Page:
Objects of the inven'tion include lthe provision of a mechanical movement comprising a nut and a screw operatively interconnected with one another by means of balls, whereby to reduce the friction loss between the screw and nut under load, .together with means for limiting relative movement between the nut andthe screw longitudinally of the screw without restricting rotation therebetween; .the provision of a nut and screw construction including balls for .transmitting a forcetherebetween and in which itis possible to employ a relatively small number of balls without restricting the relative longitudinal movement between the screw and .the nut; the provision of a construction as above described in which ythe screw is provided with a lhelical thread thereon, the nut is provided with circumferentially directed grooves therein, and balls are received between the grooves in the nut and the grooves formed between the threads of the screw; the provision of a. construction as above described including a cage interposed between the nut and the screw servlng to maintain a plurality ot balls when employed in proper operative relation with respect to the grooves between the threads of the screws; the provision of a construction as above described including means for limiting the movement of the balls axially of the screw; land the .provision of a nut and screw construction ofthe ,type described so constructed and arranged that it is impossible to jam one with respect to the other because of attempted relative movement of the nut with respect to the screw beyond a desired point in the length of .the screw.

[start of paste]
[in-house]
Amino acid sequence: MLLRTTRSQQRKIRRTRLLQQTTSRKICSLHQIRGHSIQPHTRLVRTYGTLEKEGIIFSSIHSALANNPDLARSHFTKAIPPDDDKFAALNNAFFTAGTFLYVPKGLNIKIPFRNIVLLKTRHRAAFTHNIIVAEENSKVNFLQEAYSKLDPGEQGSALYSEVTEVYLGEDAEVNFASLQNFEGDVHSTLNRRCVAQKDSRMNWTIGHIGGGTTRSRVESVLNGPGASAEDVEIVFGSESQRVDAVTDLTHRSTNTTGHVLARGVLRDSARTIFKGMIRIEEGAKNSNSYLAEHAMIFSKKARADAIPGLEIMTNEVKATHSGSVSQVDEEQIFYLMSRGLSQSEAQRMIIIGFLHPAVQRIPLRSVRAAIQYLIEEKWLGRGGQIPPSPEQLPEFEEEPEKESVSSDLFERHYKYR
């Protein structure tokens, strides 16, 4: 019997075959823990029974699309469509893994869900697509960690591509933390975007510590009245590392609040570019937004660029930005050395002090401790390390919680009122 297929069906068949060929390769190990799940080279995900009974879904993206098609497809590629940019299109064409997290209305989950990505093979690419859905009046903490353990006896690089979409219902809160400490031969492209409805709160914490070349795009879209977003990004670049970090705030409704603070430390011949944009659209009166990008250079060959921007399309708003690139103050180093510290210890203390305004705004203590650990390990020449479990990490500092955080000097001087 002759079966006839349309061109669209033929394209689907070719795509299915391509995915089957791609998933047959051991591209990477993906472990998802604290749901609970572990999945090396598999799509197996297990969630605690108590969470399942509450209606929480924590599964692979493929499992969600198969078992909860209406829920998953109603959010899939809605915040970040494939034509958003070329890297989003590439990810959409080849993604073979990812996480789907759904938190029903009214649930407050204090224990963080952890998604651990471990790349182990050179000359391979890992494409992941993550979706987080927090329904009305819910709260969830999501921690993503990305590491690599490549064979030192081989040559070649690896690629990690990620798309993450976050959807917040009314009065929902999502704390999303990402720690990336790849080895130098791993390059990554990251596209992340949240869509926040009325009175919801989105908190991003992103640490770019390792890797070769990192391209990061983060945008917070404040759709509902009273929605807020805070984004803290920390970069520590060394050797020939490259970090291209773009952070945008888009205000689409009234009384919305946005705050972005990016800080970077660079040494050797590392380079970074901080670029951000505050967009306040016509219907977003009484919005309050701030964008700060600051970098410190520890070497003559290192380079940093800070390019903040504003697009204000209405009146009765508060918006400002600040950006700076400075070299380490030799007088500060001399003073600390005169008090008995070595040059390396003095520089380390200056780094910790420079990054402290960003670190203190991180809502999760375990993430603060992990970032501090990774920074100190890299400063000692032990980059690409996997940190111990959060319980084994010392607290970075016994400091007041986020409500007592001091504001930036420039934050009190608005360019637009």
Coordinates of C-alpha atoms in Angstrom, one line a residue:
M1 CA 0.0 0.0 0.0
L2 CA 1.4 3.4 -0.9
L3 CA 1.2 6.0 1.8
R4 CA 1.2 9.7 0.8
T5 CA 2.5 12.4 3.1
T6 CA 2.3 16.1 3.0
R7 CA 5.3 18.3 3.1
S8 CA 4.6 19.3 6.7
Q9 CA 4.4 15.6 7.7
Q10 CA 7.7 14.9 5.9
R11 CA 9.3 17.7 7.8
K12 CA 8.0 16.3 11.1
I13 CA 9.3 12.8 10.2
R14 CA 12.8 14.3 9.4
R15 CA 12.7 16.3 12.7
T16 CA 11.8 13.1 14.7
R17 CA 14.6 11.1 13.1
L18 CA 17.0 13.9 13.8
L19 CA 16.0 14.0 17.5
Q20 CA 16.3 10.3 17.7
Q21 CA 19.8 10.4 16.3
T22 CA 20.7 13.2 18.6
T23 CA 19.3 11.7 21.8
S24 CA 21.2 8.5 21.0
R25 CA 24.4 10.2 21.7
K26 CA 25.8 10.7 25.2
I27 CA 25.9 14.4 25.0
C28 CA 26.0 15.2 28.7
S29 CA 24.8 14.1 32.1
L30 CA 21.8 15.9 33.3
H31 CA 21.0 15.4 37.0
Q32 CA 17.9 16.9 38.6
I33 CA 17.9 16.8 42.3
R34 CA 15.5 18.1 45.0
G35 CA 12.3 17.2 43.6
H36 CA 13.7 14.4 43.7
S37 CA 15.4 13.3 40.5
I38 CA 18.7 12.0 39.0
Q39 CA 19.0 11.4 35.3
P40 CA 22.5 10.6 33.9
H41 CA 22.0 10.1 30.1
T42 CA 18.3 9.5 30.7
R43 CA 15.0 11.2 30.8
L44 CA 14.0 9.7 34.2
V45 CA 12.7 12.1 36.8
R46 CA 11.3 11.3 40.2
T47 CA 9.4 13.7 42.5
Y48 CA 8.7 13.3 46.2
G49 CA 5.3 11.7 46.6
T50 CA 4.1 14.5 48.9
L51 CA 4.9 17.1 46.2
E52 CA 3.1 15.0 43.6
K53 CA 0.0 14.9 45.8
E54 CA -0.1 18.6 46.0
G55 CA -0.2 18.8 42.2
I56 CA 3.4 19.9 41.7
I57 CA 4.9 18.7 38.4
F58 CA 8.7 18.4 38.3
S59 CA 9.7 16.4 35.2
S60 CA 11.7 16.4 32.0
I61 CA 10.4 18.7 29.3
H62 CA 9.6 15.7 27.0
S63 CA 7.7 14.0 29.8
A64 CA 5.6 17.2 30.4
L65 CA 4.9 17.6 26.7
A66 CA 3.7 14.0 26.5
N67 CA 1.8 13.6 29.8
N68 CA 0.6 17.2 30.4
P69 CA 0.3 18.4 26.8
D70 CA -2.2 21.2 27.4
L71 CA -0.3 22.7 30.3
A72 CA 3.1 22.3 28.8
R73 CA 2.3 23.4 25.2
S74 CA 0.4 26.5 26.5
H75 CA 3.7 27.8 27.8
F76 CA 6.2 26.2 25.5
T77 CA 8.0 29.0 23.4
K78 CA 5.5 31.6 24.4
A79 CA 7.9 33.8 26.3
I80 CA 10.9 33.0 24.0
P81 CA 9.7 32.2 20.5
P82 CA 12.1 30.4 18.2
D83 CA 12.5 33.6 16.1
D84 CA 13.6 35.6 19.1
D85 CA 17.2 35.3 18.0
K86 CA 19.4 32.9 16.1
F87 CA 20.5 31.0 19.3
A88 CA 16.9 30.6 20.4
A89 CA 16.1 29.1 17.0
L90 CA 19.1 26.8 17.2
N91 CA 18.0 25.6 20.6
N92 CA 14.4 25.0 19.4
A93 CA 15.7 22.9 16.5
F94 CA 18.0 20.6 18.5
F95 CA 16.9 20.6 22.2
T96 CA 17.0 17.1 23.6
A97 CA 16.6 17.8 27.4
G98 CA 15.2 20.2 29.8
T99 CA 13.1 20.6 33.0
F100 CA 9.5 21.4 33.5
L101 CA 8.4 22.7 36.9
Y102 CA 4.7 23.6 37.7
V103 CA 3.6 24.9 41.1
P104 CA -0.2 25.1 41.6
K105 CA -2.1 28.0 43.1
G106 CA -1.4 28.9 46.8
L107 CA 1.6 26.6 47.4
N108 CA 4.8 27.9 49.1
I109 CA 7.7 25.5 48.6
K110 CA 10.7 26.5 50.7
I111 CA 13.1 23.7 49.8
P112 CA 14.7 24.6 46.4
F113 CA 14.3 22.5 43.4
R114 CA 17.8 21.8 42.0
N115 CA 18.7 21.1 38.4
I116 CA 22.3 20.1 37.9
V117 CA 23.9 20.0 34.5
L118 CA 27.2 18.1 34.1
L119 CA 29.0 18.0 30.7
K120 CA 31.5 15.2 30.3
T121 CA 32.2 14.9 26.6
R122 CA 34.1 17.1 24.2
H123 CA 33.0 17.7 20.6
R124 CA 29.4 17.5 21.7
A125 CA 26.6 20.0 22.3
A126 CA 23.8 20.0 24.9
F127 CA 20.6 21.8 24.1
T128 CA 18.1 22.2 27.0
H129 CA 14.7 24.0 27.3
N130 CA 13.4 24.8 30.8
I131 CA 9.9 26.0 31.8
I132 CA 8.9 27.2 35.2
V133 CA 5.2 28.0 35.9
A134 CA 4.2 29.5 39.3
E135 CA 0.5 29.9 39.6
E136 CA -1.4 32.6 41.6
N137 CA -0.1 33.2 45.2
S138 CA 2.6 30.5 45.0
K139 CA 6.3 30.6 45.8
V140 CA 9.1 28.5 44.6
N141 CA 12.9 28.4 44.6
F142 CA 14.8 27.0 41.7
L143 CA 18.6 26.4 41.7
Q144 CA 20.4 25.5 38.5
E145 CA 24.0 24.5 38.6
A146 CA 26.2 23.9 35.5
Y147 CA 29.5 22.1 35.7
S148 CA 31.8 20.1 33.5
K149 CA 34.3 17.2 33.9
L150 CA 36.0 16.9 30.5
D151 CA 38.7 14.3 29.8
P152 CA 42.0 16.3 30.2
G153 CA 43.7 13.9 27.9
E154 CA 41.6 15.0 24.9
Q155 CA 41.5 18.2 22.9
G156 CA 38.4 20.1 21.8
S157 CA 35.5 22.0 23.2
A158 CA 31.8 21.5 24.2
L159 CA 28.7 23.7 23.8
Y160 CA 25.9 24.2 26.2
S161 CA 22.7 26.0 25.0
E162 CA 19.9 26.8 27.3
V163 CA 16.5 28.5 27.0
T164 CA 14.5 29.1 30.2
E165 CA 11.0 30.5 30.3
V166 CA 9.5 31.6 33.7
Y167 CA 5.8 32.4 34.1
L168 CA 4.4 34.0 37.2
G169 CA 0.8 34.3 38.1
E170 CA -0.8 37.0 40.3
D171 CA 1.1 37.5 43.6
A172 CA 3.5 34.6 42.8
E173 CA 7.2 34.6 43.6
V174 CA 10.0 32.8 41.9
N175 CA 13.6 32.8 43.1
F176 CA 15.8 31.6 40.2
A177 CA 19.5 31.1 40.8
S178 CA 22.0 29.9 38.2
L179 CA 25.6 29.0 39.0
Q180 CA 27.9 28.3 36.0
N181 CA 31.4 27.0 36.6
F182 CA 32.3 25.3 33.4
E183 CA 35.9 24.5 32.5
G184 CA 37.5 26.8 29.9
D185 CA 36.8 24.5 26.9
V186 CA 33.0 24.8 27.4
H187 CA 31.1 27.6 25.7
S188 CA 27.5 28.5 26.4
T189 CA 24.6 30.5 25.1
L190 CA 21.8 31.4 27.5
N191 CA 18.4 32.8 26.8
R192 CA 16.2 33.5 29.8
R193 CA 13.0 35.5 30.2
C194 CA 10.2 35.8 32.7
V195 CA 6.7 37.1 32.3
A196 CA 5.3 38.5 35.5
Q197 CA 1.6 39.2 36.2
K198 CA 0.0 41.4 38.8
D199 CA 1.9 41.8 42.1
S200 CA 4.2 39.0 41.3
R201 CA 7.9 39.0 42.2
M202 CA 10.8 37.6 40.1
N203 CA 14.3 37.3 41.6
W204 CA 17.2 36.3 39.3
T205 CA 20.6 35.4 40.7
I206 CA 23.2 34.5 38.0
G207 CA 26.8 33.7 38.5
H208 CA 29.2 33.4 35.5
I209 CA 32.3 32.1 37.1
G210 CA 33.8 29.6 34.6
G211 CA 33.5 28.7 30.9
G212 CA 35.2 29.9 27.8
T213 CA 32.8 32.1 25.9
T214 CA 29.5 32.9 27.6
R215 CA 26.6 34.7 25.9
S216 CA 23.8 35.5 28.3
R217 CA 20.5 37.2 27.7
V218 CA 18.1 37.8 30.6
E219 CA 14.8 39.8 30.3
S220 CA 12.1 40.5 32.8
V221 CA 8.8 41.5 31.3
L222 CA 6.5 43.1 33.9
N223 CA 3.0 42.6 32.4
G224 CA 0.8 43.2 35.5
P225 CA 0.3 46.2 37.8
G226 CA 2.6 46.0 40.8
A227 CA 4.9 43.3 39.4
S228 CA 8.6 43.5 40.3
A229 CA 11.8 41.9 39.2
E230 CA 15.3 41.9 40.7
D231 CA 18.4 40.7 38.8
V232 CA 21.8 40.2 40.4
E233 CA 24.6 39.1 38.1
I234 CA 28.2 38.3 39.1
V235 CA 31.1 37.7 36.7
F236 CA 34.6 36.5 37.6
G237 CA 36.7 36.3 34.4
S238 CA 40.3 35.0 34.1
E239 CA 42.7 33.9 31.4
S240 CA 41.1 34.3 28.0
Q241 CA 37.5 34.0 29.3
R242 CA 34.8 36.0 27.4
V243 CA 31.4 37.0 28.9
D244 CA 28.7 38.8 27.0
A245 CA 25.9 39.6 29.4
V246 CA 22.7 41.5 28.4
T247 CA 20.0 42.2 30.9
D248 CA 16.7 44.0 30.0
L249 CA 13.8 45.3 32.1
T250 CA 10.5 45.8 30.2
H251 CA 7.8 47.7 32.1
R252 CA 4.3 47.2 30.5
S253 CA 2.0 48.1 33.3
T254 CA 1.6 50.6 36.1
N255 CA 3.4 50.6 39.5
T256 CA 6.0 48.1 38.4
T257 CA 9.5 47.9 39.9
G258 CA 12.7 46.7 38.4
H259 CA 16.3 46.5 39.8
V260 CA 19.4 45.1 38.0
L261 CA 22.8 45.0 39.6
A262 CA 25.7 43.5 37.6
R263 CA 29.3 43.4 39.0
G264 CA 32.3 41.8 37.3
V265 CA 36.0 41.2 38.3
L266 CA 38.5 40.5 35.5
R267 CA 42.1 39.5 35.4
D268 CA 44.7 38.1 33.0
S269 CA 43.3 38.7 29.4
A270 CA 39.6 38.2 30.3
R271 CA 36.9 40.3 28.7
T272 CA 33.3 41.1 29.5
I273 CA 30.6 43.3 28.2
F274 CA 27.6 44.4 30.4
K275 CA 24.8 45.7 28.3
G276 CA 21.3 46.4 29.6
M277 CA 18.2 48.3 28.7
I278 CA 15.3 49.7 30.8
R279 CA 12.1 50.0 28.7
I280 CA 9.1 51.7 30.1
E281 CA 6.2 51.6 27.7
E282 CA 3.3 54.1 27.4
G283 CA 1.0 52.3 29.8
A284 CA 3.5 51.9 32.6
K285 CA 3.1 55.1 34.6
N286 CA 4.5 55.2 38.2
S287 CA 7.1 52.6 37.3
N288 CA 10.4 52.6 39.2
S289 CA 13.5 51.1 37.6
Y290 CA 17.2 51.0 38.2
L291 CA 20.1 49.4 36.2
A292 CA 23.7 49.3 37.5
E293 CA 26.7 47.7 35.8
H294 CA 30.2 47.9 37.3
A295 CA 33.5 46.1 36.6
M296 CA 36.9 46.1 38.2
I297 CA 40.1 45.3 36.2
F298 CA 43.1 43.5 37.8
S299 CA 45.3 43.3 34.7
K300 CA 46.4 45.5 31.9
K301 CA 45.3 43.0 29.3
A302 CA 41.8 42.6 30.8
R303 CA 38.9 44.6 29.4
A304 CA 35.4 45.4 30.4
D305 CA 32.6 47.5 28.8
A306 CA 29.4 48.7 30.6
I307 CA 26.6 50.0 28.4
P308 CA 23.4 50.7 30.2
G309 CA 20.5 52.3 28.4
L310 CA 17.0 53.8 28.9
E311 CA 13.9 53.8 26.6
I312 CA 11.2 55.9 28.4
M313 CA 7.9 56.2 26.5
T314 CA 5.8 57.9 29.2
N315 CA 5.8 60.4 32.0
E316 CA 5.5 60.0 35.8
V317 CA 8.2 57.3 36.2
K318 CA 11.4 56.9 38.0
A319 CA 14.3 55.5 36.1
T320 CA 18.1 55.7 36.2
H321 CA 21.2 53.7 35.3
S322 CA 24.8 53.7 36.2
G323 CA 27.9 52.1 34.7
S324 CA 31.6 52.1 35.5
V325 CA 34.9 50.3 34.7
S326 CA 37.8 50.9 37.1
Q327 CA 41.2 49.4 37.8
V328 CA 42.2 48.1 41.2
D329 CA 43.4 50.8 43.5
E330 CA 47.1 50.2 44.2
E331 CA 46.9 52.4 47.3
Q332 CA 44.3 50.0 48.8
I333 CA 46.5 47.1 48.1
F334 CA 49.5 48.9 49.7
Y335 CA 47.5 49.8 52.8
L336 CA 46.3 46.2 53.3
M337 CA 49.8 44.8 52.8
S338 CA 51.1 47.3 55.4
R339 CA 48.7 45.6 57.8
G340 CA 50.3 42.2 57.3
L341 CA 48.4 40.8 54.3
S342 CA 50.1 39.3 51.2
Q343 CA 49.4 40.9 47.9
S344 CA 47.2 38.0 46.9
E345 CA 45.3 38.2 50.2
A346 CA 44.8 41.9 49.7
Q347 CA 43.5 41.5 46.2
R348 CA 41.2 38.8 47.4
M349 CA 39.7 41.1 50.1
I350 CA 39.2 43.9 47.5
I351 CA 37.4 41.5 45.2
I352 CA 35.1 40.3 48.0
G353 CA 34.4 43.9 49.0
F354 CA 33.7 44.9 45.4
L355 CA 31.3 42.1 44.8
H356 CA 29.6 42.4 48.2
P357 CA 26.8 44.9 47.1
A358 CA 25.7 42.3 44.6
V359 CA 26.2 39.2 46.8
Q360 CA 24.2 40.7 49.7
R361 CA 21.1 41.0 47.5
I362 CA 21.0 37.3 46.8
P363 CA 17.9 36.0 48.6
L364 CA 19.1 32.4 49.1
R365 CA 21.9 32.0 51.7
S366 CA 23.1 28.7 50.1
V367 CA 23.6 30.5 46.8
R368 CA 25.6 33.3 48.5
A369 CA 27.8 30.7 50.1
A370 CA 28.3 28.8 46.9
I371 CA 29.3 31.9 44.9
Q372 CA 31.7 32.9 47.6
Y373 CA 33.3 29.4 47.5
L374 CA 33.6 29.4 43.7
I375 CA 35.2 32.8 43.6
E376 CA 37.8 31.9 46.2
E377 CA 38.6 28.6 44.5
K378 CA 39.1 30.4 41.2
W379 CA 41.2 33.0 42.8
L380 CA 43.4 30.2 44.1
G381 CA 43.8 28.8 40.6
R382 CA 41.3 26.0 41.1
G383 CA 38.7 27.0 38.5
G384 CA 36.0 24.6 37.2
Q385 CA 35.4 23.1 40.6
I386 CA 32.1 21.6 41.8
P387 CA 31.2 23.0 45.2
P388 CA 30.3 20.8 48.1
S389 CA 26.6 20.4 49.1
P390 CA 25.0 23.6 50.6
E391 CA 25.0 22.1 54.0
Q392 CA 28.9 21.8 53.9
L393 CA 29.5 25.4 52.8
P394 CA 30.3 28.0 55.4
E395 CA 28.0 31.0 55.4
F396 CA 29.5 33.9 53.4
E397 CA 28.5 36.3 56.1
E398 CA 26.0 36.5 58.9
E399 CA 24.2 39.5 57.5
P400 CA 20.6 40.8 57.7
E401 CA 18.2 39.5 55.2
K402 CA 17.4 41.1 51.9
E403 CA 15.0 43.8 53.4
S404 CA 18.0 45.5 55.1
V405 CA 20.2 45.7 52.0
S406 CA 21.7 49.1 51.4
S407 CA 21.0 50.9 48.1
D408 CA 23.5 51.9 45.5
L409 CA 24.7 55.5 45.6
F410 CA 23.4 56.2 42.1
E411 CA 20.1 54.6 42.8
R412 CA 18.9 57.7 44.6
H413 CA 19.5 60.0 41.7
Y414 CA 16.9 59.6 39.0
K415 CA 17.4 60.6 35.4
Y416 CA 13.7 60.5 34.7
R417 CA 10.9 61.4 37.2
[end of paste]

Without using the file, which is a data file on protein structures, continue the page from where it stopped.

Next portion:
'I'he above being among .the objects of the present invention, the same consists in certain novel features of construction and combinations of parts to be hereinafter described with reference to the accompanying drawings, and Ithen claimed, having the above and other objects in view.

In the accompanying drawings which illustrate suitable embodiments of the present invention and suitable applications thereof.